Ok so if we have some matter(a star or whatever) and under classical laws of gravity(GR) this matter is going to form a black hole. If we're in the frame A of the collapsing matter then there will come a time(measured in that frame) that the matter crosses the event horizon after which no events that occur can be seen by an observer outside this horizon. But now if we are in the frame B of an observer outside the horizon how long will it take for the matter to cross the horizon? Surely we never see the matter cross the horizon because if we did we would be seeing an event which happened behind the horizon.(adsbygoogle = window.adsbygoogle || []).push({});

I concede that as the matter approaches the horizon it gets more and more red shifted but if we continue t use measuring equipment that can detected ever increasing wavelengths in theory we can still detect the matter.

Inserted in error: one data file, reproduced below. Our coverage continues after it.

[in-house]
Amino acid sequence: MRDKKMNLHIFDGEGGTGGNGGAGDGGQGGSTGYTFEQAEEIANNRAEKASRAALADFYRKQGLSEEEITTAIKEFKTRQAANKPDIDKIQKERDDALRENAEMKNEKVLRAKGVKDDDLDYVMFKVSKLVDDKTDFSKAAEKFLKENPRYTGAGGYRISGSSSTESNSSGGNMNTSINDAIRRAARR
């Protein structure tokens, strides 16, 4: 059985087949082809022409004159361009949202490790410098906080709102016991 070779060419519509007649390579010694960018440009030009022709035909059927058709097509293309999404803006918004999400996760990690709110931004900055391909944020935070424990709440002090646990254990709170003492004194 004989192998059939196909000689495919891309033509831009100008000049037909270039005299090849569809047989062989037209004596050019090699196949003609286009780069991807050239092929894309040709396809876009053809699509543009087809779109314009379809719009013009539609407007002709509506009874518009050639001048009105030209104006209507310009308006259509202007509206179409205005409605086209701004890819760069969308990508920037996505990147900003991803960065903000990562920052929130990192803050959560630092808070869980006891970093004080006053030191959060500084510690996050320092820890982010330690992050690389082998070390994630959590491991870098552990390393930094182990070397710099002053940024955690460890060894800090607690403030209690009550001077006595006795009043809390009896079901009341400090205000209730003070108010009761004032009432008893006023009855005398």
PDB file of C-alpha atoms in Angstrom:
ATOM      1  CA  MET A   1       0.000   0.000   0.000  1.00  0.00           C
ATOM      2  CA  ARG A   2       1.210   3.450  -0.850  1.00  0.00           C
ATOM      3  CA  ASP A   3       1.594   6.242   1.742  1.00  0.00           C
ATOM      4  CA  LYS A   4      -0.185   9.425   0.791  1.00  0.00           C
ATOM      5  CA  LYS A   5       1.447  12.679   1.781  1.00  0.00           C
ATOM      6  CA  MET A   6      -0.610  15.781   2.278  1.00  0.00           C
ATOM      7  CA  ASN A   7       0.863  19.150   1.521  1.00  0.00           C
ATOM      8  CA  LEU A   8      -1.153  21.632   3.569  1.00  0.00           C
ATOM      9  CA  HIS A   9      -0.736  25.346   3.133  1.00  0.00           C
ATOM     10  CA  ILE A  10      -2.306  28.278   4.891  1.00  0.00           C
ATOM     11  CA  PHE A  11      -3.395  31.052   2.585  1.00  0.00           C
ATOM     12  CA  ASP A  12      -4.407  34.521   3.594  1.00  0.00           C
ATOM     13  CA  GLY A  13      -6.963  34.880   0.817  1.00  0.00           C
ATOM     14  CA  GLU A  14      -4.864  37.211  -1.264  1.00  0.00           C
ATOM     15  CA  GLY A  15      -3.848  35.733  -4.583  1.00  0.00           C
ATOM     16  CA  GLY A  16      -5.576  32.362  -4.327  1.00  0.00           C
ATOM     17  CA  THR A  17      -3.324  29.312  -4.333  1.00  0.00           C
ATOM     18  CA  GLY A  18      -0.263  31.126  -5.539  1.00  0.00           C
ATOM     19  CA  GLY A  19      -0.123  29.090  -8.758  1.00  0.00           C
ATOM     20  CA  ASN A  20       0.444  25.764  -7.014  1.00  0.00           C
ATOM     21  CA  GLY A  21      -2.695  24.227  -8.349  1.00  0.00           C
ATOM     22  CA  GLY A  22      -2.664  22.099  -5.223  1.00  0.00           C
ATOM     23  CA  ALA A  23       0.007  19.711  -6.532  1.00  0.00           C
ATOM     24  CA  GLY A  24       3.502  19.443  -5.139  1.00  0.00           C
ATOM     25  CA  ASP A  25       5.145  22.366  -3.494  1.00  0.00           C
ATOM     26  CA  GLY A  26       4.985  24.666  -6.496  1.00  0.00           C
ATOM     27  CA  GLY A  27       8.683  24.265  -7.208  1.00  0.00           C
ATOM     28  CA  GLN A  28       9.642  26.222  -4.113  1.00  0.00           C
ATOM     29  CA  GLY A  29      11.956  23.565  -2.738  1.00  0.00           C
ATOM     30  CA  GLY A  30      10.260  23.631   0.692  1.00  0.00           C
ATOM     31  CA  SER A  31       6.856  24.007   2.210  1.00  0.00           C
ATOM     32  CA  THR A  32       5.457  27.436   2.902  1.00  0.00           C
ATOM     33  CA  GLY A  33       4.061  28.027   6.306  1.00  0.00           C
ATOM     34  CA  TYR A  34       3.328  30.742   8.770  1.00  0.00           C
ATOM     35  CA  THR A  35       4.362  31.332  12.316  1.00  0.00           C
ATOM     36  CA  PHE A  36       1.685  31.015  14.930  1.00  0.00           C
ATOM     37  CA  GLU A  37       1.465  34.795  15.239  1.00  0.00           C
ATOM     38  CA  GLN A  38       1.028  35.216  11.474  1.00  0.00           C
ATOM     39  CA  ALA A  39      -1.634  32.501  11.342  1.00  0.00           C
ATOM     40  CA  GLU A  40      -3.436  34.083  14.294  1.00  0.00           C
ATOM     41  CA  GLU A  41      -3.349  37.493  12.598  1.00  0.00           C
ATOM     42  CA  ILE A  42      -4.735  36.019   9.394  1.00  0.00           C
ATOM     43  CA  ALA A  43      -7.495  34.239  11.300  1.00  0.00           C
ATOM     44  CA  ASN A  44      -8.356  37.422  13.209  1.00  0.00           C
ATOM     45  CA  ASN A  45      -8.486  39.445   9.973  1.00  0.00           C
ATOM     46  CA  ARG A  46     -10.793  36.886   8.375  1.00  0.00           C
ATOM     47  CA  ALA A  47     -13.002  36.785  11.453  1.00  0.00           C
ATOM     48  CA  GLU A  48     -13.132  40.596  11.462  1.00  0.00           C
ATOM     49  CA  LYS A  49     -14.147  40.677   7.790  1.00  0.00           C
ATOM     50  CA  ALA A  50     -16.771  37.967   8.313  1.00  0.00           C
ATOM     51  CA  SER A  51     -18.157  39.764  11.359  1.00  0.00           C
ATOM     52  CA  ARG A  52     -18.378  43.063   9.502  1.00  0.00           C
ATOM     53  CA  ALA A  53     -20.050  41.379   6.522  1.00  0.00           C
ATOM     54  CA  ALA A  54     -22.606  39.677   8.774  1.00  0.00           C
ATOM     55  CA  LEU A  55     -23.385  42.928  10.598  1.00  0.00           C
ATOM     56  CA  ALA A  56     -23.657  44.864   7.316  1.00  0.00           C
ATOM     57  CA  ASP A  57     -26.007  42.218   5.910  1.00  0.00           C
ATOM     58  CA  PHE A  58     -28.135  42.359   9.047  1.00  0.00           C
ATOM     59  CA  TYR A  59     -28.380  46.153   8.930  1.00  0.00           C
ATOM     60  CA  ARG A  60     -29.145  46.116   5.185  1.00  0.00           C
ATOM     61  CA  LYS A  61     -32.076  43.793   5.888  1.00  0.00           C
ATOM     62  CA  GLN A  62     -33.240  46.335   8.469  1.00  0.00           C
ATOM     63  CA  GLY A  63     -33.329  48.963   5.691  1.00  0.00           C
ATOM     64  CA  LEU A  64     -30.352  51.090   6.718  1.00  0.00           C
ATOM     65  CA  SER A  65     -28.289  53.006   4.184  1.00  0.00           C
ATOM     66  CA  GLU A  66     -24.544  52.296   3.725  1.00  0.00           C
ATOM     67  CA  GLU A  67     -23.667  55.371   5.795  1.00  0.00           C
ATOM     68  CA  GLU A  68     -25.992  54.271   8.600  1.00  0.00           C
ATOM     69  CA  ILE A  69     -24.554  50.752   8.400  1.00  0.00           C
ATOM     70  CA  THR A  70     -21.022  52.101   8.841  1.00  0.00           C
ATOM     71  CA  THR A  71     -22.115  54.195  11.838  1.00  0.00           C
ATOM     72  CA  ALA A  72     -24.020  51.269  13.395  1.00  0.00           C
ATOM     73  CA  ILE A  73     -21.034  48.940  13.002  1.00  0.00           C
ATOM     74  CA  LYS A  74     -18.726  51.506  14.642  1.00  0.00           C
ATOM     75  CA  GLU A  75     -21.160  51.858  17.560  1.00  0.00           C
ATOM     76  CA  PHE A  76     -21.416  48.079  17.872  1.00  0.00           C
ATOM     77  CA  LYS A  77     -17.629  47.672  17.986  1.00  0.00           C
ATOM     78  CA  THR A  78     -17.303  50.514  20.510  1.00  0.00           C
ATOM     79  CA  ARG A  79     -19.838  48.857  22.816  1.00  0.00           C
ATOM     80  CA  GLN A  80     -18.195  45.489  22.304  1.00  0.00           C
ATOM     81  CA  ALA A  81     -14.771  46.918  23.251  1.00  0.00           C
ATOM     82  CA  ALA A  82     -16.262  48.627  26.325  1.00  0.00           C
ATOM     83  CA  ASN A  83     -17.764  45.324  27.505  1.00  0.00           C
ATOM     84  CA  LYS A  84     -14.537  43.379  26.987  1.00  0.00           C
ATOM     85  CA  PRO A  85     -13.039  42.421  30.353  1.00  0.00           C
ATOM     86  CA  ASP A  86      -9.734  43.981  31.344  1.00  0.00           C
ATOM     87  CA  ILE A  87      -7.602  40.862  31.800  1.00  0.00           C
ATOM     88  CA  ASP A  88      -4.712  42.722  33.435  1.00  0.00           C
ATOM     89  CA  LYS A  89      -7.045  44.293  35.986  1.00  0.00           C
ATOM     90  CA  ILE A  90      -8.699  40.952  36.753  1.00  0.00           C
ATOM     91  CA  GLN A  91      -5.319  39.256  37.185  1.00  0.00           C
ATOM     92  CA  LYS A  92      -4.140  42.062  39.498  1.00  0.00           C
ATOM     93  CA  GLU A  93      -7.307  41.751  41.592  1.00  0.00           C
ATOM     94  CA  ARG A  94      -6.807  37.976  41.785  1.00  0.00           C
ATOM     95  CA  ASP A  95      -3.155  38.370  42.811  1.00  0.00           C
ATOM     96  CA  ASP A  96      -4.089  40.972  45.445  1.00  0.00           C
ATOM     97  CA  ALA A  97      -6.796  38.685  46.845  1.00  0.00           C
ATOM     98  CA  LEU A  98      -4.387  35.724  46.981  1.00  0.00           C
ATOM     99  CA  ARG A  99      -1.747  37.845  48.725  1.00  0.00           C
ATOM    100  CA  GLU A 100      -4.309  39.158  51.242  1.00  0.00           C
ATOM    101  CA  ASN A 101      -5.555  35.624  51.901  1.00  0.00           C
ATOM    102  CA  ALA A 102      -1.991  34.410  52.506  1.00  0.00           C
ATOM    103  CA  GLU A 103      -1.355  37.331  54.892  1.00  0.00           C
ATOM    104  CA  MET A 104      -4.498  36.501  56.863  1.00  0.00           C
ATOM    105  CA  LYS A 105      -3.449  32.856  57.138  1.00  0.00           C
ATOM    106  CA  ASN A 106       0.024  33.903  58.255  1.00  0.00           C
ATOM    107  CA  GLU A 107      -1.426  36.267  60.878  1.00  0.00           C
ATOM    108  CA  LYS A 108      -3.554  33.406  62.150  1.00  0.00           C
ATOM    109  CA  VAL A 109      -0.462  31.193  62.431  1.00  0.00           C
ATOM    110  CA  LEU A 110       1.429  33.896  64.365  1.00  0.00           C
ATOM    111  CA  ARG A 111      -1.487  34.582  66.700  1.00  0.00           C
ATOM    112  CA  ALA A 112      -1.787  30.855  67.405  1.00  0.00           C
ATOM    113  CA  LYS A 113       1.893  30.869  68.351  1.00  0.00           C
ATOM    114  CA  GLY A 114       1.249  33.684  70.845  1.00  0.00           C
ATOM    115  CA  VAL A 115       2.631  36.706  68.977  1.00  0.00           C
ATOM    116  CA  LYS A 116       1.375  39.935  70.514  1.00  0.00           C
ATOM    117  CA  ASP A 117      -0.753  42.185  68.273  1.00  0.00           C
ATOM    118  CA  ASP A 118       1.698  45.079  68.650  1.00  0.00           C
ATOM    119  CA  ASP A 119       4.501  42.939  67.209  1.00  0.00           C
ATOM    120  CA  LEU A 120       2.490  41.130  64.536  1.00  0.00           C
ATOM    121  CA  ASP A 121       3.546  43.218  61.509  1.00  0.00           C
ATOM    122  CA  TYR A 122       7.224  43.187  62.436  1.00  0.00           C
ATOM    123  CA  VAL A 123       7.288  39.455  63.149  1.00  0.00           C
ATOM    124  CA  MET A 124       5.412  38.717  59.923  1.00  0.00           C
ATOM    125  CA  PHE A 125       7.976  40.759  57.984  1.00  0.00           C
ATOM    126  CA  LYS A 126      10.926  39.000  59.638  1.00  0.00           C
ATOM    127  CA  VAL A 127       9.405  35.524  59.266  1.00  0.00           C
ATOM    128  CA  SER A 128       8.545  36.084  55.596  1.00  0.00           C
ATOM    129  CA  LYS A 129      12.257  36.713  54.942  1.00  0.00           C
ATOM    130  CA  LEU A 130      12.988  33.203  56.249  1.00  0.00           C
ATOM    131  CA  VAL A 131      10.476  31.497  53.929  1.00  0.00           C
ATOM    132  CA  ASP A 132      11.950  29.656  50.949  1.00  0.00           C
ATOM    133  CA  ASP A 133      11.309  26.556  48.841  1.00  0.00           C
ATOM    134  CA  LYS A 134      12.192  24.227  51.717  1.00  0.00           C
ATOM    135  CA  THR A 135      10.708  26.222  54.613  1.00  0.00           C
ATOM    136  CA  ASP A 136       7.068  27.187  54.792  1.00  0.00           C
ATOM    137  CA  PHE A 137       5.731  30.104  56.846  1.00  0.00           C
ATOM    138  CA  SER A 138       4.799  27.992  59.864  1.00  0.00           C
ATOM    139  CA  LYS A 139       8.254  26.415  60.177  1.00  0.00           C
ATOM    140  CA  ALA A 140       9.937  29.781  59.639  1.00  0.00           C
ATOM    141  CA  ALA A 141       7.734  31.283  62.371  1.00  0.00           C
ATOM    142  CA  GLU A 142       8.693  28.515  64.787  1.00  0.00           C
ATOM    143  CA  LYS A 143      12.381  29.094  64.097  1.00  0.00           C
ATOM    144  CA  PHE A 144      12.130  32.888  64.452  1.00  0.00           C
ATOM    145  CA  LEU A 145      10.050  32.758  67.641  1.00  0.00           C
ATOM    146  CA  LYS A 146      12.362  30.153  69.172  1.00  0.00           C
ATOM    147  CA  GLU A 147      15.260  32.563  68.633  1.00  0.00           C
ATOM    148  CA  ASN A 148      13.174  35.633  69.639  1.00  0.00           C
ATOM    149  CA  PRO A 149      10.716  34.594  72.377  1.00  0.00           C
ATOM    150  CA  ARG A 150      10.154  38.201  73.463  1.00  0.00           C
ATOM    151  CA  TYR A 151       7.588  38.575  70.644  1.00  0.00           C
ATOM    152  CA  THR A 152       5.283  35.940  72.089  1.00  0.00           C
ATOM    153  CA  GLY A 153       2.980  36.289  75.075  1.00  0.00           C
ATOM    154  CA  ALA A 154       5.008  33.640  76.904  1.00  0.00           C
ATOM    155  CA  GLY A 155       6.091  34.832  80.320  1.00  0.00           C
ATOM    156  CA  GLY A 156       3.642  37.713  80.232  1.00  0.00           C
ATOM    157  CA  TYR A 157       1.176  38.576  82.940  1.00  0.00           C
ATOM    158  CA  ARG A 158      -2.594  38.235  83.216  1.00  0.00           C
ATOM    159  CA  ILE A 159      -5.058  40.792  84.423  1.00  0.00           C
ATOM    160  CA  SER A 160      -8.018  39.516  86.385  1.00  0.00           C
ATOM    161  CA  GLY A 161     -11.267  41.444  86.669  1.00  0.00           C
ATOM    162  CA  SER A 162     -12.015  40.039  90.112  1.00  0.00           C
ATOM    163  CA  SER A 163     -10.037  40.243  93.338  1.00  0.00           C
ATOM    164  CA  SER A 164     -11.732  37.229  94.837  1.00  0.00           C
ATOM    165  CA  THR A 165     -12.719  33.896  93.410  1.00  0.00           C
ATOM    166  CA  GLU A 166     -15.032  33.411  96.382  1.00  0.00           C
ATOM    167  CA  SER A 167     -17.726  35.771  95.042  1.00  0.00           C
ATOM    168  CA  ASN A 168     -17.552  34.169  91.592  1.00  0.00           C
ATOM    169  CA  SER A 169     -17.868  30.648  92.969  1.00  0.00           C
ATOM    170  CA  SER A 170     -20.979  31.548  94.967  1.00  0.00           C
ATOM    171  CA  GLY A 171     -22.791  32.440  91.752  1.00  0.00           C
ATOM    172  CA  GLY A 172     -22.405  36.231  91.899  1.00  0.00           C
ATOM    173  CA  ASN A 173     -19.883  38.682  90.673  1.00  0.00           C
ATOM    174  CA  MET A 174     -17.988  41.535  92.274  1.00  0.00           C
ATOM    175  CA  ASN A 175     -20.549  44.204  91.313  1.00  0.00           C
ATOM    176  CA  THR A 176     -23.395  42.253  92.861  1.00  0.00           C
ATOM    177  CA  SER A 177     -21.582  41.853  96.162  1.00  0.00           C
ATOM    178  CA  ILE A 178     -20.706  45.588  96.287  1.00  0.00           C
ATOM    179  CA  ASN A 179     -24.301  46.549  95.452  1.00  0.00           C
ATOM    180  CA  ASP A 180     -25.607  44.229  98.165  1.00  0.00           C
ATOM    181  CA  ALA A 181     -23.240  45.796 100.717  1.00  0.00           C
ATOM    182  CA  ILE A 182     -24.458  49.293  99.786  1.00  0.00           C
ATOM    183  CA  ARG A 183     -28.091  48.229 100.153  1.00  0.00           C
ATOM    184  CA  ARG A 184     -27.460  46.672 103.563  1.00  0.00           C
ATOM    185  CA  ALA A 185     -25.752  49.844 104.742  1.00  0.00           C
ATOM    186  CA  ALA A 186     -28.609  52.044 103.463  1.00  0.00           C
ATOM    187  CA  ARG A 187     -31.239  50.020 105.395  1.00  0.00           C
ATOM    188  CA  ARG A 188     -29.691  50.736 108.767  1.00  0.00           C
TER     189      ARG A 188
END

In this sense we never see the full formation of a black hole before we in fact fall in black hole ourselves.

Now if we take into account hawking radiation on the horizon this surely implies that the horizon will shrink as observed from B. Eventually the black hole will get very small and thus even to the outside observer the matter(which is always present at the event horizon) will approach the origin.

If we go back to frame A all this evaporation has occurred while the matter is just about to cross the horizon but yet the horizon is shrinking so the matter is in a sense falling to the origin. At some point of coarse we need a theory of quantum gravity to know what happens next.

I'm just wondering what is wrong with my reasoning here?

I'm I correct in thinking that for an outside observer will never be a time at which the matter actually crosses the horizon?

I'm I also correct that according to Hawking's theory there will be a time at which the horizon approaches the Planck length?

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# Gravitational collapse to form a black hole

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